Live Review: The Million Dollar Quartet

I left work early on Friday afternoon (sorry Neil, meant to tell you that) to catch the 5.32 up to London’s West End, one of the most happening places in the world. There was a quick stop in an overly heated Café Rouge for a pre show dinner served by supposedly French people and then it was time to make our way to the Noel Coward Theatre.

I have fond memories of this venue – the last thing I saw here was none other than the funniest show I have ever seen; Avenue Q. If you haven’t seen it, well, you’re too late as it is not on anymore and you missed your chance. Unlucky.

So, for those of you who don’t know what the Million Dollar Quartet is, the show refers to the night that Elvis Presley, Johnny Cash, Carl Perkins and Jerry Lee Lewis were brought together by Sun Records founder Sam Phillips for an impromptu, legendary music-making session at his Memphis Studio.

The date was the 4th December 1956, Elvis’ recording contract had recently been sold to RCA in order to pay off debts and continue the growth of Sun Records. The newest signing, a young and immature Jerry Lee Lewis was just starting out, and Carl Perkins was desperately searching for a follow up hit after his success with Blue Suede Shoes.

The cast consisted of the quartet, Sam Phillips and Elvis’ then girlfriend Dyanne. There were virtually no moments when everyone was not on stage, due to the small cast size, so the actors had few chances to relax in a dressing room. I suspect the interval was a welcome break.

Let me start by saying that the musicianship of these four guys, together with the house band consisting of double bass and drums on stage was nothing short of fantastic. They were tighter than a nun’s wimple. Considering that everything was absolutely live, the energy coming out of the quartet was electric, especially from young Jerry who spent his two hours on stage smashing his piano to bits every way imaginable, and was displaying well earned plasters across his fingers.

Although I am not in a great position to judge, I am told that the mannerisms of each quartet member was pulled off with great skill; some serious homework has obviously been done. I can only vouch for Jerry Lee Lewis (he is, after all right here on Gigseen), who played with the mic in between his legs, as well as his shall we say, aggressive, playing techniques and mischievous personality.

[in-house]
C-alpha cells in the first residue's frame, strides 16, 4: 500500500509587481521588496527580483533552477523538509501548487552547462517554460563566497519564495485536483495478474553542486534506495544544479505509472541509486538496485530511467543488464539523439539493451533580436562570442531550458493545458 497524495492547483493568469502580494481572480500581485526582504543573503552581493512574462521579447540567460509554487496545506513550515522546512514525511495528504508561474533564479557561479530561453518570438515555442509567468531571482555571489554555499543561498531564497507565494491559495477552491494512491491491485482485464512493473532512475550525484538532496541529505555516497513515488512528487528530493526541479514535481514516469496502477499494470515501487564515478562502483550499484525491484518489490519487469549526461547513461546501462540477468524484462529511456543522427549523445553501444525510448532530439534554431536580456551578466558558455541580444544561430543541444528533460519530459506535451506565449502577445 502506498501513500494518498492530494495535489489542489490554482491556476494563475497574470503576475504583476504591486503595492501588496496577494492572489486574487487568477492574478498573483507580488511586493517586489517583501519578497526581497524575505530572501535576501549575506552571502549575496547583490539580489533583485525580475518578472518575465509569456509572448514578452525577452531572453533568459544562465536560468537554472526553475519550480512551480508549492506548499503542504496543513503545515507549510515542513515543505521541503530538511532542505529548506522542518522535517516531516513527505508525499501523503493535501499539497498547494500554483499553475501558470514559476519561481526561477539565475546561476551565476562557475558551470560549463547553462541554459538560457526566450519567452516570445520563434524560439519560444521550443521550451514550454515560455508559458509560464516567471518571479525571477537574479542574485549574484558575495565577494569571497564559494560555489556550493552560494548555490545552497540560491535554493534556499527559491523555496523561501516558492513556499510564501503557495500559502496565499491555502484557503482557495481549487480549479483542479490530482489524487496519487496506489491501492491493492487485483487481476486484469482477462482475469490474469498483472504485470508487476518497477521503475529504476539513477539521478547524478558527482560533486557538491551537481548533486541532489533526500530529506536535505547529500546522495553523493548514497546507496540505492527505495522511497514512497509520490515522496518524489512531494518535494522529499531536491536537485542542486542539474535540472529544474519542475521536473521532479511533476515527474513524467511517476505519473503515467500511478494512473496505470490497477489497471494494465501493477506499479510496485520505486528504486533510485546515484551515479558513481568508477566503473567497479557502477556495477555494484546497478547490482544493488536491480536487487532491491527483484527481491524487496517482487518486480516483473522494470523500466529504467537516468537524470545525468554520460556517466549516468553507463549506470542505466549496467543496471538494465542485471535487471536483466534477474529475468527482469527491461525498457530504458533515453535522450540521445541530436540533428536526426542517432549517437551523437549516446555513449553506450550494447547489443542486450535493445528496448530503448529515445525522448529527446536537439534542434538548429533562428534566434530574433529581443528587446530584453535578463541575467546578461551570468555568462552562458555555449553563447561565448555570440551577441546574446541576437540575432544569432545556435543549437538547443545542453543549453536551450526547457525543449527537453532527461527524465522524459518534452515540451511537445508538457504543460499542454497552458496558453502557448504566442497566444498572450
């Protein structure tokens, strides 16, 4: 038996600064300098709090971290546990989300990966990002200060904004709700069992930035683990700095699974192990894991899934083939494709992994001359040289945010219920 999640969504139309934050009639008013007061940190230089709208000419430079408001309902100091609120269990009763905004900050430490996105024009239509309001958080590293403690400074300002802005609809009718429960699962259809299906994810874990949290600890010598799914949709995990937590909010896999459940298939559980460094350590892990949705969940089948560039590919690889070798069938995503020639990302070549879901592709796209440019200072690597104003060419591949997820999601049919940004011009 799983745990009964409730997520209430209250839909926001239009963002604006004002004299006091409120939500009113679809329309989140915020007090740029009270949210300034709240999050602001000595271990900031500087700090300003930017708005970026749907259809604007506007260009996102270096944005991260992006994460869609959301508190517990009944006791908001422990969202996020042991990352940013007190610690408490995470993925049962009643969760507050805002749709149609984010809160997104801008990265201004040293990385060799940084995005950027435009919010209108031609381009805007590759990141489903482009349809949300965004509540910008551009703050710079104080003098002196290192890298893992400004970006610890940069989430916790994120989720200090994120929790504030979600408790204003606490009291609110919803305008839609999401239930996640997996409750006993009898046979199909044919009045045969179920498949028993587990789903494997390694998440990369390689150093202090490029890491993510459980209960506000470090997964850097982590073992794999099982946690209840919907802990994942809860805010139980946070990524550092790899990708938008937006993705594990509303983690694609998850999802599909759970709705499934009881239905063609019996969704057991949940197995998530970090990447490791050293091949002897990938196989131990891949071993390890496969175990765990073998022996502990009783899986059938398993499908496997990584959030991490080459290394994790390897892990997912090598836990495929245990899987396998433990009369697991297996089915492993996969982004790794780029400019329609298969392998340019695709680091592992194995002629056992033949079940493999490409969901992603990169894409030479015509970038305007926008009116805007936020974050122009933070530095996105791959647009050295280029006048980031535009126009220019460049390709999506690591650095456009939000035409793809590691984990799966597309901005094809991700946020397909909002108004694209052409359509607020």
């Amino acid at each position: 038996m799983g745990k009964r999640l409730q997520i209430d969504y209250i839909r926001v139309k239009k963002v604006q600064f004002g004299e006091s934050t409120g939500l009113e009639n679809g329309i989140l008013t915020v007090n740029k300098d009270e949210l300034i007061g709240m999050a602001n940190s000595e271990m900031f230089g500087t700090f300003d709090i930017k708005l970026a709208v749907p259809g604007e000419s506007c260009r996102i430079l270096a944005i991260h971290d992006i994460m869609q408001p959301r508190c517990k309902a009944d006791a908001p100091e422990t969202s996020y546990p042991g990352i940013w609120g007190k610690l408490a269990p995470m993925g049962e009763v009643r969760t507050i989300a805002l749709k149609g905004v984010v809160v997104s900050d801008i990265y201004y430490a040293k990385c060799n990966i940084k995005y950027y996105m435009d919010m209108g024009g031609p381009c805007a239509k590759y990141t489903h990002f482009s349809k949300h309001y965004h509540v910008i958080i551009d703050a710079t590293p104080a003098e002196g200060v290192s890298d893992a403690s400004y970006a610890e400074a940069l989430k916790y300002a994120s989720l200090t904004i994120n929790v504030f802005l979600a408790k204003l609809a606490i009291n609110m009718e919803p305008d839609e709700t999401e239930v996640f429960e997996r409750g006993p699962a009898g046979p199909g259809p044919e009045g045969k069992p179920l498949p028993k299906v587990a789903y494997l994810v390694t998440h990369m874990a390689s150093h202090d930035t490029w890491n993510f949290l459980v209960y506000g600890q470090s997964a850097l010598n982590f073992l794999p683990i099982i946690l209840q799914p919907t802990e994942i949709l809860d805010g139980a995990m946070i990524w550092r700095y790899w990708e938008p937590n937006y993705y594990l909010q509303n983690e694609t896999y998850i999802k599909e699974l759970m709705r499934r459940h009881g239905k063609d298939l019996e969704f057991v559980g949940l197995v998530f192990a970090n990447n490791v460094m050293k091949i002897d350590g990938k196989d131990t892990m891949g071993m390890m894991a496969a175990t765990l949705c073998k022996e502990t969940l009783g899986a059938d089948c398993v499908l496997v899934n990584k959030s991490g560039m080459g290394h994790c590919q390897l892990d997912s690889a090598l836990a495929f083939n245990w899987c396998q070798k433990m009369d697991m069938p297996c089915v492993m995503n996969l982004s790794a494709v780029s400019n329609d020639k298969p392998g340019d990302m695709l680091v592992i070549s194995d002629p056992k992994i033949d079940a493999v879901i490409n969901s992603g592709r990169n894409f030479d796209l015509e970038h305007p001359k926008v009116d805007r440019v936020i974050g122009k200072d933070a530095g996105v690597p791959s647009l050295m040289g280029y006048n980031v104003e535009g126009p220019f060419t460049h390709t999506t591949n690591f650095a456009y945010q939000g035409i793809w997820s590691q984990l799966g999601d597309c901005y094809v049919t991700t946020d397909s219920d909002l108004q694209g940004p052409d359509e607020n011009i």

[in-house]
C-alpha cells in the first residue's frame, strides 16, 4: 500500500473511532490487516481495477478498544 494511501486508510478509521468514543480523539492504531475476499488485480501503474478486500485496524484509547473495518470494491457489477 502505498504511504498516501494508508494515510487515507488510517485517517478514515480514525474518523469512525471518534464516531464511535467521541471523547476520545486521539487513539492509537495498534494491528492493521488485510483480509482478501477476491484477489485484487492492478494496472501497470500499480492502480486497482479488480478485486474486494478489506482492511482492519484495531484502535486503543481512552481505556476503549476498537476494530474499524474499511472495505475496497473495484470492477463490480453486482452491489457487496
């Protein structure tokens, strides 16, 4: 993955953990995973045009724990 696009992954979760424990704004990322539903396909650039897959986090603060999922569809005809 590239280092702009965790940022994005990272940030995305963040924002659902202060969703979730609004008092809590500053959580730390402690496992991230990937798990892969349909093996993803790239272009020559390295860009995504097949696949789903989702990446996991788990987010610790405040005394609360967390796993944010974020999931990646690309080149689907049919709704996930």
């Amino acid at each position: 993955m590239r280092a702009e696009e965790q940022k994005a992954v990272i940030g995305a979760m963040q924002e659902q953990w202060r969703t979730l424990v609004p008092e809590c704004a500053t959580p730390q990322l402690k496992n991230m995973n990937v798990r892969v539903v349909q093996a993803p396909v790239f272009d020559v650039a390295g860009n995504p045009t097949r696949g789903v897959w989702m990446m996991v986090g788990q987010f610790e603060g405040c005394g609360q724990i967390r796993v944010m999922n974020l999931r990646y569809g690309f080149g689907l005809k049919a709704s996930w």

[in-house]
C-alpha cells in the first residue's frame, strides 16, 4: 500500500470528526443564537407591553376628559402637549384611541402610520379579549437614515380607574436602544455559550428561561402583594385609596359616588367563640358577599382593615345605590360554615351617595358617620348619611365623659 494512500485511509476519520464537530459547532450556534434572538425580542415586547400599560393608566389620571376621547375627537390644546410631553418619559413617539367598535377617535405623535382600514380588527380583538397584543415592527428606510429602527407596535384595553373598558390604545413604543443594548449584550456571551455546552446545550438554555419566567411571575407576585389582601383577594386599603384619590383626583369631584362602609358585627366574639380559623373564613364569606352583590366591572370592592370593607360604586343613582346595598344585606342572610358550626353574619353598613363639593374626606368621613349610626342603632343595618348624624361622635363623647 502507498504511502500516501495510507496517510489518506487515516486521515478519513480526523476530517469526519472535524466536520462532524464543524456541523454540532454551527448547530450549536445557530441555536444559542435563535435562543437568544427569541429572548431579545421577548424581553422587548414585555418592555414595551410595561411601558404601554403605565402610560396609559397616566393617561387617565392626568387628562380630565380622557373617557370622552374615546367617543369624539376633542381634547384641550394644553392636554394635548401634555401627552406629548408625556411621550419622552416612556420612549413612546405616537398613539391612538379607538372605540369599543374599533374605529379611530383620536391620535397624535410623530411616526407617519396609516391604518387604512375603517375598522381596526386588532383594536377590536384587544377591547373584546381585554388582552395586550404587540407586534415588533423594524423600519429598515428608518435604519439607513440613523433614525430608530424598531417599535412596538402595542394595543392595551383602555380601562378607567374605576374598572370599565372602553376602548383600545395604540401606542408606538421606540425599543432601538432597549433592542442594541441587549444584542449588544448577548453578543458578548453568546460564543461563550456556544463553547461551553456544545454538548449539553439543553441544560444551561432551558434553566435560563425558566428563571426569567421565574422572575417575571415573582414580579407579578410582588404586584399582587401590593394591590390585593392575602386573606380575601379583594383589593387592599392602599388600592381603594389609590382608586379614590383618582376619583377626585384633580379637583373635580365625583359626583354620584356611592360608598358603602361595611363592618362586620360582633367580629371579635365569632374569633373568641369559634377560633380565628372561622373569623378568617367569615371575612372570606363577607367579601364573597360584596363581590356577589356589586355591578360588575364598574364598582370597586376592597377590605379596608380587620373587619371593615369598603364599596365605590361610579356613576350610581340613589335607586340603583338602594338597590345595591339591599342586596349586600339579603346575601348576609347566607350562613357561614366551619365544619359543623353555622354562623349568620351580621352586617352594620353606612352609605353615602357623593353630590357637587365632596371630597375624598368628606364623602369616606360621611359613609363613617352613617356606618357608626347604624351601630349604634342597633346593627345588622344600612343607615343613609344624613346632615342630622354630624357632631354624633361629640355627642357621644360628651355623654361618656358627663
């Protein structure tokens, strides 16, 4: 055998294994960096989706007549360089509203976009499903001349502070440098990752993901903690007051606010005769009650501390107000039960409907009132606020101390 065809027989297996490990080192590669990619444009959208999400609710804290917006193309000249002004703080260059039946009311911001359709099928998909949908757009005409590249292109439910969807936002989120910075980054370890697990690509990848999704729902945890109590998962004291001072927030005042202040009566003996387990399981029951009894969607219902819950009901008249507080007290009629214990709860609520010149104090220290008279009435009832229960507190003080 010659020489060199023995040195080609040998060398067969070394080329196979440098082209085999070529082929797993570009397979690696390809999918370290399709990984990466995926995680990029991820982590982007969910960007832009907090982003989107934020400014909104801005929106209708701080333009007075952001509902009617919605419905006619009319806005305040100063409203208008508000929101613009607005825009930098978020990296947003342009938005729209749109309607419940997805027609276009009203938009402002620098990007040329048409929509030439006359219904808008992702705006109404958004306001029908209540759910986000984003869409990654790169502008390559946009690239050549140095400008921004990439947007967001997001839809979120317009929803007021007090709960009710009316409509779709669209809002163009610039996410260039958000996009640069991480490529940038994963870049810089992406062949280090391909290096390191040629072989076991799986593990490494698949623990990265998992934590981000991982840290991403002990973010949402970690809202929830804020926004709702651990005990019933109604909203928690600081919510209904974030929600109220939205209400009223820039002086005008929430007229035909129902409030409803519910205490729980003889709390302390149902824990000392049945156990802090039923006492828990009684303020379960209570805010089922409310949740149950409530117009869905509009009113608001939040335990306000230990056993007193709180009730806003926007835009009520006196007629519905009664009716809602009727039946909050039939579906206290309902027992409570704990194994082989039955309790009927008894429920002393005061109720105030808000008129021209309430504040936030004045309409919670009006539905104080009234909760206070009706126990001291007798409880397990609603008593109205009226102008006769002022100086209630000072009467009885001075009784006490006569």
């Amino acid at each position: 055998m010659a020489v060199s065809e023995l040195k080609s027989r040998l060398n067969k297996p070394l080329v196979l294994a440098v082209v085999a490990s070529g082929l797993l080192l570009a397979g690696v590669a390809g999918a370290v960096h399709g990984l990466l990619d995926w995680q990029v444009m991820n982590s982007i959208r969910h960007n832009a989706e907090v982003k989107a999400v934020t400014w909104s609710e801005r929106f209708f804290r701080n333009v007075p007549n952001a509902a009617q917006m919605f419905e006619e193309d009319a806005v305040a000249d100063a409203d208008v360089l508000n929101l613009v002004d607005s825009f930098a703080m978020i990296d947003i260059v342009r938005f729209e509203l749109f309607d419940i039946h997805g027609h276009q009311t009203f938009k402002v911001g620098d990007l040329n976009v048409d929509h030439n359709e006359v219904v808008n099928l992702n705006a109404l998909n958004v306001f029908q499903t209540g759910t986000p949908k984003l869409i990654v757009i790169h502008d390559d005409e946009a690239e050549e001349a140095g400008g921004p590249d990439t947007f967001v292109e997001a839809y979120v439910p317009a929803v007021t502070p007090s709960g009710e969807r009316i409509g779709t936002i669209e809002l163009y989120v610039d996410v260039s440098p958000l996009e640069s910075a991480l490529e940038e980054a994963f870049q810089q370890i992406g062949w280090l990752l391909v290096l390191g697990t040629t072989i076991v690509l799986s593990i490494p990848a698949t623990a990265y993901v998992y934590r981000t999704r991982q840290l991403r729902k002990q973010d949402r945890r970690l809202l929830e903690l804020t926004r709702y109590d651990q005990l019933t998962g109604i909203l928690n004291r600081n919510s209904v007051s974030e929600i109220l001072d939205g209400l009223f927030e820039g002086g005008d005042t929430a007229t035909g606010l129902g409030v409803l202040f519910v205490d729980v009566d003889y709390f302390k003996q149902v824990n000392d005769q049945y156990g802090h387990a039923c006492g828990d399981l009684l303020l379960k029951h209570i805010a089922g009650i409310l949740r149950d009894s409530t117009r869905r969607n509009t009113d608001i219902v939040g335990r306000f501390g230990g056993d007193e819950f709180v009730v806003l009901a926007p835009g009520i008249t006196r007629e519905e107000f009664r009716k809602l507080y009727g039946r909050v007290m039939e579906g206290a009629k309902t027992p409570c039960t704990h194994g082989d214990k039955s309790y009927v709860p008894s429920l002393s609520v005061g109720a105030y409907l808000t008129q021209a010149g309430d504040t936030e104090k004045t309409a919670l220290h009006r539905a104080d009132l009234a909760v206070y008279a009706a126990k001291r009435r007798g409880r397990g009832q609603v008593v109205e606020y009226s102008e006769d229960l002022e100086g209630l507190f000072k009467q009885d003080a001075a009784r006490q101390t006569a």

The show is essentially a 2-hour concert; a jukebox musical if you will. There is little in the way of serious acting and the show seldom explores the individual stories of each character, the longest break in the continuous stream of songs was for Johnny and Carl to tell Sam Phillips that they had already signed a deal with Columbia – a sombre mood which was duly broken by Jerry Lee Lewis breaking out with Great Balls of Fire. It felt like the show was always rushing though the sketchy dialogue to get to the next hit song, and if you were to attend in the hope of learning about the history of Sun Records, it’s founder Sam Phillips and the success of early rock and roll records then you would be hugely disappointed. I would suggest reading the programme at the interval so you didn’t leave completely down hearted.

There are plenty of this type of show around at the moment, which must suggest that a London audience enjoys an overly produced glitzy array of songs-we-all-know, based around a makeshift storyline; We Will Rock You perhaps being the most successful example. I cringe at the news that Shrek the Musical has opened in London, but take solace in the success of Wicked!, one of the last shows of it’s kind and have no problem in telling people I have seen it on five occasions.

The most obvious comparison is to Jersey Boys, telling the story of Frankie Valli and the Four Seasons, a show which I wasn’t expecting to enjoy as much as I did. The balance between sing-a-long with serious storytelling was perfect. The show had substance, a love interest and background; all of which Million Dollar Quartet lacked.

But please don’t get me wrong - this show was great. It really was. Although its audience is potentially restricted to people of a certain age and a particular music style, anyone could enjoy this. I defy anyone to leave the auditorium not feeling revitalised, and seeing as my ticket was free, (Christmas present) I certainly did.